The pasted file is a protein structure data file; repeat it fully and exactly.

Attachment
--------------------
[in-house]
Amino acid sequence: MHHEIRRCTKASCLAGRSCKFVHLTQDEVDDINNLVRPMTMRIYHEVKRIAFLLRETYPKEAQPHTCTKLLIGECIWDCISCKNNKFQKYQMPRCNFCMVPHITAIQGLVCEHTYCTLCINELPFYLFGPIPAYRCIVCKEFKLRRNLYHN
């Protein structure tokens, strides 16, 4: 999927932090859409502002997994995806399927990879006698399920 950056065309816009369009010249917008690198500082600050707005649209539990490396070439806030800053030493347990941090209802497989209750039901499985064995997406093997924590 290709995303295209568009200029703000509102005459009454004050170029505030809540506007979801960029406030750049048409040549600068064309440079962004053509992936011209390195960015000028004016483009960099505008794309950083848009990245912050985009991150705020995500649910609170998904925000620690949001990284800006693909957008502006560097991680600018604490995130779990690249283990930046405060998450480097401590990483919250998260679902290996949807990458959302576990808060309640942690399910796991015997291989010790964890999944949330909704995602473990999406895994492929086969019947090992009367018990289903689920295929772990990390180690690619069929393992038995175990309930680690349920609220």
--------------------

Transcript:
[in-house]
Amino acid sequence: MHHEIRRCTKASCLAGRSCKFVHLTQDEVDDINNLVRPMTMRIYHEVKRIAFLLRETYPKEAQPHTCTKLLIGECIWDCISCKNNKFQKYQMPRCNFCMVPHITAIQGLVCEHTYCTLCINELPFYLFGPIPAYRCIVCKEFKLRRNLYHN
């Protein structure tokens, strides 16, 4: 999927932090859409502002997994995806399927990879006698399920 950056065309816009369009010249917008690198500082600050707005649209539990490396070439806030800053030493347990941090209802497989209750039901499985064995997406093997924590 290709995303295209568009200029703000509102005459009454004050170029505030809540506007979801960029406030750049048409040549600068064309440079962004053509992936011209390195960015000028004016483009960099505008794309950083848009990245912050985009991150705020995500649910609170998904925000620690949001990284800006693909957008502006560097991680600018604490995130779990690249283990930046405060998450480097401590990483919250998260679902290996949807990458959302576990808060309640942690399910796991015997291989010790964890999944949330909704995602473990999406895994492929086969019947090992009367018990289903689920295929772990990390180690690619069929393992038995175990309930680690349920609220």